Playing Tricks

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For six months I’ve been living in an apartment no one sets foot in but me, in a building full of med students I never see, in a city I have no desire to live in. I have thoughts, but no one to tell them to.

I need to focus on the readings by Jane Austen and Susan Sontag for this morning’s English class, but my delicate reading rhythm is broken by a series of bangs. Hammering, perhaps. A headache pounds along with them. This is the most noise I’ve heard in the time I’ve lived here. Until now, it has seemed like I’ve had this building all to myself. Constructed in the 1900s. Nine stories. 90 units. 19-year-old me. Alone.

Over the next 15 minutes, though it feels much longer, the blasts take on a different tone quality. Louder. Sharper. Closer. Someone is slamming a door over and over again.

And then I realize. This isn’t hammering or slamming. It’s gunshots.

I freeze. My book drops to the floor. I listen. My mouth is full of cotton. I grab my flip phone and run to the left corner of the dining room, the farthest place from my front door. I crouch down and turn my back on the apartment. Tears warm my cheeks as I dial home. My trembling fingers can’t press each number hard enough. After a few false starts, my mom answers.

“Mom? Mom! I’m in my apartment — there’s a shooter in the hall!”

Mom says she’ll call me back.


I gather myself into a ball, sobs pulsing with the gunshots. Virginia Tech was two years ago — I know what this is. It’s what I’ve feared since I moved in. A lonely, overworked med student on a spree. Why would he spare me?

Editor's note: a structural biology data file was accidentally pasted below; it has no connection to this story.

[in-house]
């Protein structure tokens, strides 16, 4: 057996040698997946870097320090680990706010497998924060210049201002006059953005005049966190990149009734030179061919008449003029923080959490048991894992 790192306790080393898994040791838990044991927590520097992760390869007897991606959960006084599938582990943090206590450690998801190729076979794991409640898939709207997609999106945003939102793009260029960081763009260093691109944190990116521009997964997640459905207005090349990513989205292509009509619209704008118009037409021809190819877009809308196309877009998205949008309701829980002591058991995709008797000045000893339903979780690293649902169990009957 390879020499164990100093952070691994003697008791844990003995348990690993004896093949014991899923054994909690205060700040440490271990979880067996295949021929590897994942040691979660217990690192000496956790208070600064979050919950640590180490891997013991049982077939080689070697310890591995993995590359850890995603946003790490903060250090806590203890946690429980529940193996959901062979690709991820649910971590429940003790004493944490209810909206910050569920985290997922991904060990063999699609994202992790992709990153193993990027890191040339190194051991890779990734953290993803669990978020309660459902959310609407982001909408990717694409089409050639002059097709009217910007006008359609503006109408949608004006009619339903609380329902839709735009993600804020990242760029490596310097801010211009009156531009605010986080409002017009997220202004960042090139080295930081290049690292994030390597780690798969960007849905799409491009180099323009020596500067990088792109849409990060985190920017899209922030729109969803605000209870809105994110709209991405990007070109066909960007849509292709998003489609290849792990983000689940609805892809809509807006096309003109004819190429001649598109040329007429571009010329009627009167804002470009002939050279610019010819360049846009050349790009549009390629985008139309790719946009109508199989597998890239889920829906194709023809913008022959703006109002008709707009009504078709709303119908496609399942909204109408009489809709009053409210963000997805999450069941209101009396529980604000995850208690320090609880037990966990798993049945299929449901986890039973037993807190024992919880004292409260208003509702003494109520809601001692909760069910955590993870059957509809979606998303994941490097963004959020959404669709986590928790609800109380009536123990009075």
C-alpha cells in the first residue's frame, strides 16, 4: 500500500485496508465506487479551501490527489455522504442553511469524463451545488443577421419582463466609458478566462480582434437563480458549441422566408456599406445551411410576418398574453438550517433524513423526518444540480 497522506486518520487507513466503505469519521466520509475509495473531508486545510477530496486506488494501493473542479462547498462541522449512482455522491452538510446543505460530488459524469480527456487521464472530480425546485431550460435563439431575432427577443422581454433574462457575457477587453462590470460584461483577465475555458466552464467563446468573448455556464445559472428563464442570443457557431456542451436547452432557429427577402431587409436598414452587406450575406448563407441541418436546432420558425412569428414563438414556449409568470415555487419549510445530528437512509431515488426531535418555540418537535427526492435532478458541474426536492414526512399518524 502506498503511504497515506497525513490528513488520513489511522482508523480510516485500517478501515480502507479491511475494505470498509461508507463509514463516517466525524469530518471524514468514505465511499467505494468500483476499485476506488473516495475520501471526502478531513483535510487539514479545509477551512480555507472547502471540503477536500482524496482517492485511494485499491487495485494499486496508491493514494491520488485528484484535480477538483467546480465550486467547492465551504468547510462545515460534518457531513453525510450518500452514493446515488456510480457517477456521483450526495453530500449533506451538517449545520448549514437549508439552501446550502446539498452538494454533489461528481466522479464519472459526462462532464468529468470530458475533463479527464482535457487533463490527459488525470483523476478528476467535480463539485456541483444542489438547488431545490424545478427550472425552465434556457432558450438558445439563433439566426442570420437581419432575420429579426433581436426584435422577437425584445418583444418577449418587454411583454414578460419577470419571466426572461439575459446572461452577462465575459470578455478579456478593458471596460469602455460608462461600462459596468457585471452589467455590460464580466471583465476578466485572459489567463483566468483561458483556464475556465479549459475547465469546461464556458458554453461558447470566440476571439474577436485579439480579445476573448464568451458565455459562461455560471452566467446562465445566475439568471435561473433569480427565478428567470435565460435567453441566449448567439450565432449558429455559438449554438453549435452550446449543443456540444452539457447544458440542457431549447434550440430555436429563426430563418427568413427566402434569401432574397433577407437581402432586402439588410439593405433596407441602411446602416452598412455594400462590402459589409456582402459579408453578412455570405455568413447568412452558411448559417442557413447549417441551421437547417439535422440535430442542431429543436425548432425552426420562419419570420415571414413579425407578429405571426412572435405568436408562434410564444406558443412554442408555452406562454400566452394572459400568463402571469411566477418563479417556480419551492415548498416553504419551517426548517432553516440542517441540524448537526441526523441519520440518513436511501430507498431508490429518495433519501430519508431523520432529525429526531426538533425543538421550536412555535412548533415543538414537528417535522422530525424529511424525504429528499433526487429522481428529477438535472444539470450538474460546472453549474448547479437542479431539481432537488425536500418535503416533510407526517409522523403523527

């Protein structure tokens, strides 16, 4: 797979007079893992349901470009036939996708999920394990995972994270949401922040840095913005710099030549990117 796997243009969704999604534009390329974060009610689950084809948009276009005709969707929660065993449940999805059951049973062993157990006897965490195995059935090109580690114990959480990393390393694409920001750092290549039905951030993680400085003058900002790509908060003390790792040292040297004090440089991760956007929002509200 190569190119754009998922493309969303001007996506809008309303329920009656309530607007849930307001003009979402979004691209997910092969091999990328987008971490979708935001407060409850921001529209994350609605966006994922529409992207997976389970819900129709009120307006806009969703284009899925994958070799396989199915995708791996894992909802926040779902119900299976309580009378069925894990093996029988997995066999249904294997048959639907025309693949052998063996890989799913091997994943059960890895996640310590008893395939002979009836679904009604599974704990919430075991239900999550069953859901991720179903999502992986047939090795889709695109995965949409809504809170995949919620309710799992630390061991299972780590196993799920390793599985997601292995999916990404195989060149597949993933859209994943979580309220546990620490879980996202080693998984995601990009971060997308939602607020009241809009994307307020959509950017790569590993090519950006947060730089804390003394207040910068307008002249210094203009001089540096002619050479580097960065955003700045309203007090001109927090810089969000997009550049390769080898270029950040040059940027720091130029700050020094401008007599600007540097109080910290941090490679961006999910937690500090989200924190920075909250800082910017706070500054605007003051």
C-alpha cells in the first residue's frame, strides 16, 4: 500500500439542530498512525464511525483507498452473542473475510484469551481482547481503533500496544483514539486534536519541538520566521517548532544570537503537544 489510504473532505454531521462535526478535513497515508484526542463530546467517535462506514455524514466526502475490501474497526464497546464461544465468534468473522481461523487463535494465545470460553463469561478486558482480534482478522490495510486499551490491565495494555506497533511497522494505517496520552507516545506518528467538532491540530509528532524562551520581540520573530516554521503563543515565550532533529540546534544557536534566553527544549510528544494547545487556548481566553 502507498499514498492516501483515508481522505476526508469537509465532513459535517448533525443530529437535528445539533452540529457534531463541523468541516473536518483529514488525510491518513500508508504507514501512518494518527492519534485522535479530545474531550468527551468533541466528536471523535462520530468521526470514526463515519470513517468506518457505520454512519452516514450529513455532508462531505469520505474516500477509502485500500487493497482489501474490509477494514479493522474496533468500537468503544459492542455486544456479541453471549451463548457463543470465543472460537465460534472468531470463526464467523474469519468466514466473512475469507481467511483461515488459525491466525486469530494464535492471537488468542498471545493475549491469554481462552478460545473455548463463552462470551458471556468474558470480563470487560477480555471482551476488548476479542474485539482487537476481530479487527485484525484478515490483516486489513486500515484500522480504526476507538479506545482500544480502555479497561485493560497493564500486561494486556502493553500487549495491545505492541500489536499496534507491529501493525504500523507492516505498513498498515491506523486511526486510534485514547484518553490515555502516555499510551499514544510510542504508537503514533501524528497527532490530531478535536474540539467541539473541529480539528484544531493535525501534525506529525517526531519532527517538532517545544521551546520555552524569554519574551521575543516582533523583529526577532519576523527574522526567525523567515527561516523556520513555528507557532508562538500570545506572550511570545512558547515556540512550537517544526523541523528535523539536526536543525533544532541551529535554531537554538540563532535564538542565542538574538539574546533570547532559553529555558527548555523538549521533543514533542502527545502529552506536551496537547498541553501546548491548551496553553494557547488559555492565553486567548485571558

I’m trapped. I evaluate the risks of jumping out the window. I’m on the fifth floor. I’m in my pajamas. No wallet. No bra. No shoes. There’s snow on the ground.

But it’s your life.

The shots are getting closer. I crawl under my dining room table to the window.

Stand up.

Slide the window open.


You can do it.


Phone rings.

“Mom? Why did you leave me?!”

“Sweetie, I called the building manager.”

The phone is drenched with tears. Will the water cause a short circuit? Will we get disconnected? Will I get electrocuted?

“Someone went to check it out. It’s maintenance opening and closing the door across from you. They’re fixing the hinges.”

“What? No.”


“It’s gunshots. I hear them!”

“You’re okay.”

There’s banging on my door. The shooter is coming for me. I squeeze my eyes shut, I squeeze my arms around my legs, I squeeze my phone between my shoulder and my ear. I sob, scream, and speak all at once.

“Someone’s trying to get in!”

“Answer it. It should be someone letting you know it’s safe to come out.”

I’m unsure, but I trust her.

I open the door.

It’s my favorite maintenance man, Lincoln.

He looks at my soaked, flushed face. He takes in my depressed brow, wrinkled chin, and bloated lips. I know he has his own pain, but he smiles warmly, as always.

“You okay, honey?”

I fall, sobbing, into arms twice the size of mine, phone still open to Mom. Lincoln’s the closest thing I have to a friend in Pittsburgh.

I don’t move, and he doesn’t ask me to. We stand like that for a while. Then I thank him for checking on me, and he leaves. I shut myself inside again.


Samantha earned her MFA in Creative Nonfiction from Sarah Lawrence College. She has written for The Washington Post, The Week, Ms. Magazine, The Philadelphia Inquirer, The Huffington Post, Bustle, Attn, and Beautiful Minds Magazine. Her nonfiction essays are forthcoming in the literary magazine The Passed Note and the anthology My Body, My Words. Please visit HERE for more of her work.

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